Being a semi-seasoned marathoner, I was quite confident a couple of weeks ago that my sixth marathon would go according to plan. Why wouldn’t it? I was fit, fast, and confident I would hit my target.
Well, the unexpected happened.
I was right on pace at the halfway mark of the race, feeling great. Then all of a sudden, at exactly 21 kilometres, my calf muscle pulled. What??? How did that happen?? I had no inclination up until that morning that there was even a problem.
When I conducted a post-mortem of my first Did Not Finish (DNF), I saw the signs. Small little red flags that maybe I wasn’t recovering enough, running too fast in workouts and not seeking professional help to sort out any underlying issues I may not have been aware of.
There are a few parallels between my DNF and a failed market entry strategy.
Inexperienced exporters, or sometimes even experienced exporters, make mistakes because, frankly, they don’t know what they don’t know.
Even with experienced exporters, sometimes the status quo, even if it’s worked in the past, may lead to some of the pitfalls of international trade instead of continued export success.
Equip yourself properly by paying attention to the fine print on your contracts
Take, for instance, the case of recycling a contract for different markets. You can compare that to using everyday shoes to run a marathon.
I have seen companies ‘cut and paste’ contracts for different markets, with small tweaking to reflect the new relationship, but not necessarily the local nuances.
Contracts that do not reflect local requirements can be very costly to fix and lead to litigation down the road when something goes wrong with the agreement, or the company needs to terminate the contract.
In Colombia, for example, an agent receives a severance payment when an agency agreement is terminated, regardless of the reason or cause.
An exporter should pay close attention to the contracts they are signing and make sure they understand all aspects of the agreement, especially those clauses that ‘don’t really mean anything’.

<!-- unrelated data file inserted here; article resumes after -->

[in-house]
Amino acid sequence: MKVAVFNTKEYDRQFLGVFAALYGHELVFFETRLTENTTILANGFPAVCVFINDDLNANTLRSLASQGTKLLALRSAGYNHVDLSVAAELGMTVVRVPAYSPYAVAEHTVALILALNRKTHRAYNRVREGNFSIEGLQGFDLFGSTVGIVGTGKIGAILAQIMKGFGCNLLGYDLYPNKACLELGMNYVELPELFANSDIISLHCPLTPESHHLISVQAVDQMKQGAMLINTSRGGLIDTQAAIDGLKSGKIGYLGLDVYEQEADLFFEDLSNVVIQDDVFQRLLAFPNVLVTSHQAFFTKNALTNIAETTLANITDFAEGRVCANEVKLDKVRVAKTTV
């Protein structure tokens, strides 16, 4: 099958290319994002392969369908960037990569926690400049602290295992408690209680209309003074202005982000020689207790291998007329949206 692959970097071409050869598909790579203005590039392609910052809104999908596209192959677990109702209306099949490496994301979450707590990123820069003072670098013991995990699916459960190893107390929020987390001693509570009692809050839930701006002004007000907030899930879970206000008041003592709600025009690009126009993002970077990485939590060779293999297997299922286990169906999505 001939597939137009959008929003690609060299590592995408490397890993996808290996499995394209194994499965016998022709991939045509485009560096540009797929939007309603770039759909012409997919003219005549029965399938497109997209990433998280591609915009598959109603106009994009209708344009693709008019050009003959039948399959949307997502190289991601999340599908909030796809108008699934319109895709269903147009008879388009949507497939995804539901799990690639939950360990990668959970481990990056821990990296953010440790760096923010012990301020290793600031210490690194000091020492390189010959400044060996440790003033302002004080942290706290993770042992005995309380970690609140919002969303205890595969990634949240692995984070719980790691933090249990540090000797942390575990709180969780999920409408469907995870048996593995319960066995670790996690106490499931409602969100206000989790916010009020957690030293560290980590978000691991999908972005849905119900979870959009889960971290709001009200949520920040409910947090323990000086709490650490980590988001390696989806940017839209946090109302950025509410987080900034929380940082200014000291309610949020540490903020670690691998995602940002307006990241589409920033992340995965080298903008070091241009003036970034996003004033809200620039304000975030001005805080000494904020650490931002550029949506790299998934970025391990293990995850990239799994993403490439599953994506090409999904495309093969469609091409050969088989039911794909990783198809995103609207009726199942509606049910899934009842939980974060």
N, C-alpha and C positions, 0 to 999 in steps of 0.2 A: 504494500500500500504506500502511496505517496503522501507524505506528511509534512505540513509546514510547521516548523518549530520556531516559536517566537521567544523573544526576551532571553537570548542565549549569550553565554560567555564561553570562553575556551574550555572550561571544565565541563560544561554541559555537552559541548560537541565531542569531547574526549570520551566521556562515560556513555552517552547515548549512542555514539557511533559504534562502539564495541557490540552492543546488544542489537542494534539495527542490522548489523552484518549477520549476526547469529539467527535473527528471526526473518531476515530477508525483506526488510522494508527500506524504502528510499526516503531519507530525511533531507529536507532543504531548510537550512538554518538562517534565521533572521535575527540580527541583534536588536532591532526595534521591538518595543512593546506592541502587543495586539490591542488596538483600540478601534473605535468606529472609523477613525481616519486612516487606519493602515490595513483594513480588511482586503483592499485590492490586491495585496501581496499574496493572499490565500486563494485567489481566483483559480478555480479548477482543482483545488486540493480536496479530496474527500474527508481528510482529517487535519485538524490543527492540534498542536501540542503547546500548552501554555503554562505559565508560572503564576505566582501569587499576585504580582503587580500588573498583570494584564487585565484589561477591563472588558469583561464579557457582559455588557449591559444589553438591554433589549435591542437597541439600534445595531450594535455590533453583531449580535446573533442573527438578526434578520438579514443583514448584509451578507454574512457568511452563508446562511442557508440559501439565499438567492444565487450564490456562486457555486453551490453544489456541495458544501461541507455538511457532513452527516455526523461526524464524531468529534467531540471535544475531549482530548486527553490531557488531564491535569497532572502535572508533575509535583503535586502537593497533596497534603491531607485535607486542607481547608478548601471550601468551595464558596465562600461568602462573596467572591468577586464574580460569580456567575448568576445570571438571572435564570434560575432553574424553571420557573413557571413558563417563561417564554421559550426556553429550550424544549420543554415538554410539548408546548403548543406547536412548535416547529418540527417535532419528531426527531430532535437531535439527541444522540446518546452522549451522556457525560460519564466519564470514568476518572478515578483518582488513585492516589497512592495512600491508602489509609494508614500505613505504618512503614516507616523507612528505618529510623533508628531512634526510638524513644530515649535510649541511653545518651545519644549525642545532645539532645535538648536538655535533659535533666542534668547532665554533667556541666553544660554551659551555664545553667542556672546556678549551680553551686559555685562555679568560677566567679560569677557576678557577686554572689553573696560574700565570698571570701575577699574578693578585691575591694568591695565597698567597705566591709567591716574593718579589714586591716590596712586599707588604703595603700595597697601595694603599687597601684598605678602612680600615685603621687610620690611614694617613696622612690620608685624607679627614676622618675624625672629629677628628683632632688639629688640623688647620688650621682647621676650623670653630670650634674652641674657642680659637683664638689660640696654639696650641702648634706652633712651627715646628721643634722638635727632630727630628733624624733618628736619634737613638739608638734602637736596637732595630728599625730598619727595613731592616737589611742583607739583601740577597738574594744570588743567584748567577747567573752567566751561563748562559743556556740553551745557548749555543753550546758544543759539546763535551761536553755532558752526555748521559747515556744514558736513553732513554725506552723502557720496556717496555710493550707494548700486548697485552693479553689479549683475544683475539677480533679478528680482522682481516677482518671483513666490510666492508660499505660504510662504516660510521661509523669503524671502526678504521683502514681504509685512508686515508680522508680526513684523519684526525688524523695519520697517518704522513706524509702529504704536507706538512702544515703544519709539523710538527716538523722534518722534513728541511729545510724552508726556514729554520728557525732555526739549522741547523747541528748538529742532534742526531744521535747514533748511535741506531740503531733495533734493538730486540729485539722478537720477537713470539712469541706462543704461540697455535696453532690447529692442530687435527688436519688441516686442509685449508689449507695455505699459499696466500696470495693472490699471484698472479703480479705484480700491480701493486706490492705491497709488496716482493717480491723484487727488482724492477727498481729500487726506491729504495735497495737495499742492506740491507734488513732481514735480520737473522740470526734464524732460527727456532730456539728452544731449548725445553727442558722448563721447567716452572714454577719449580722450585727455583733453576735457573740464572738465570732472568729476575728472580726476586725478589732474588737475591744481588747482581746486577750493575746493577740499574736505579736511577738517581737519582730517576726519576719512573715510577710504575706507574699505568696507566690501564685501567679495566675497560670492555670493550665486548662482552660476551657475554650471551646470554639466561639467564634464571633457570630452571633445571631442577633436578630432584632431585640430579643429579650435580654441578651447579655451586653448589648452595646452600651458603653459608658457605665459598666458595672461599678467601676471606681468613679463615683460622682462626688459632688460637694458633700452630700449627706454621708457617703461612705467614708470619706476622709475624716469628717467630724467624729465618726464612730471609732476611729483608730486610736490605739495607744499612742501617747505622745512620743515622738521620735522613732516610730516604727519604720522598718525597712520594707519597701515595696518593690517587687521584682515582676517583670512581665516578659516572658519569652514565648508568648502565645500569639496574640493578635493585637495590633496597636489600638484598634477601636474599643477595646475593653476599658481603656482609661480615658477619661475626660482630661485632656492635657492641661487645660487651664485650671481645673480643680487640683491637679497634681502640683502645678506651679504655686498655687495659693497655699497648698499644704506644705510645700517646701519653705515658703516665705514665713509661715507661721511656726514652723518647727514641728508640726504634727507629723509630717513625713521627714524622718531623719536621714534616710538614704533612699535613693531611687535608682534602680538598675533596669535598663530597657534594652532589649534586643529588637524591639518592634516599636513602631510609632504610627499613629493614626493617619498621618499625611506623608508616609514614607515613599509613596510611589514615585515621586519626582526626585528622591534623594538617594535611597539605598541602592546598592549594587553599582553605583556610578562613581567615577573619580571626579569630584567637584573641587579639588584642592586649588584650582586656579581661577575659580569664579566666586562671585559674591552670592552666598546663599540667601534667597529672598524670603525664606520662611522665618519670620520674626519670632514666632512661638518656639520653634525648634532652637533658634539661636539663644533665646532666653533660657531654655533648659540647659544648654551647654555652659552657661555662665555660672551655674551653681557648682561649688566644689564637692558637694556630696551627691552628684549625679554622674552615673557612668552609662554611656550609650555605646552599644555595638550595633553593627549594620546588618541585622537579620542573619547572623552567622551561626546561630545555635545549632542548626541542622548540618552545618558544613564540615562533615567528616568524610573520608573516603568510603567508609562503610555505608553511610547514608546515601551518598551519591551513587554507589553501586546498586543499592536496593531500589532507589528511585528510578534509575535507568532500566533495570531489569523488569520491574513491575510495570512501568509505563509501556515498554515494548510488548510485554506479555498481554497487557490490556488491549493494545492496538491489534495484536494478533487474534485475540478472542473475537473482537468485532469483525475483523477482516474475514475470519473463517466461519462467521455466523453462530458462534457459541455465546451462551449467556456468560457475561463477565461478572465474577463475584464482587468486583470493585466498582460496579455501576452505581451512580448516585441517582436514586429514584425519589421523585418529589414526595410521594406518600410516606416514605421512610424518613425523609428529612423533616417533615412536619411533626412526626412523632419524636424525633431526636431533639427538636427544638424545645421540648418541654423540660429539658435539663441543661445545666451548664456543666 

Stay in the global business race with a strong trade compliance strategy
Trade compliance is another area that keeps some companies up at night, or in some cases, should keep companies up at night. This is like running off course and being flagged by officials.
I have seen companies use untrained employees for the preparation of customs and shipping documentation, which can result in discrepancies and errors.
With small manufacturers, for example, the employee in the company completing the customs documentation may underestimate the importance of accurately classifying the products according to the HS Code and/or Country of Origin.
When a company has multiple products that they export and numerous components that make up the product, it can be very complex to determine correct tariff classifications.
Even when a third party has recommended conducting a structured review of the tariff classifications or requesting a customs ruling for a particular product, I have seen decision makers hesitate to spend the money.
This is often due to budgetary constraints and the mentality that, “If the shipments haven’t been flagged in the past, they must be doing things correctly.”
Customs compliance should not be taken lightly, as the costs to address compliance issues can be very high.
Prepare for each situation by adapting to local preferences
Failing to adapt your product offering to reflect local market characteristics and preferences can also set off red flags. This is akin to a runner not accounting for local climate conditions and weather warnings.
I remember when Home Depot entered the Chilean market in the 1990’s. It set up stores in Chile using the same format that worked in the United States and Canada.
Unfortunately, what Home Depot failed to realize was that it was women in Chile who made the purchasing decisions for home products, and the male-centric environment that worked in North America was not very welcoming for women.
This was one of the major reasons why the company failed to garner much interest in their stores, which led to Home Depot selling off its share of all of its stores in the market.
A company must adjust its marketing strategy to reflect local characteristics.
Otherwise, it may not achieve long-term success.
In order to achieve international trade success, while not getting sidelined by injury, companies must do their research, create a strong plan, stick with the plan, upgrade their international trade skills, and hire professionals that can coach them.
Remember, the race is not always to the swift, but to those who prepare for the unexpected and keep running toward their goals.
Which signs do you need to pay most attention to in order to avoid a DNF on your market entry strategy?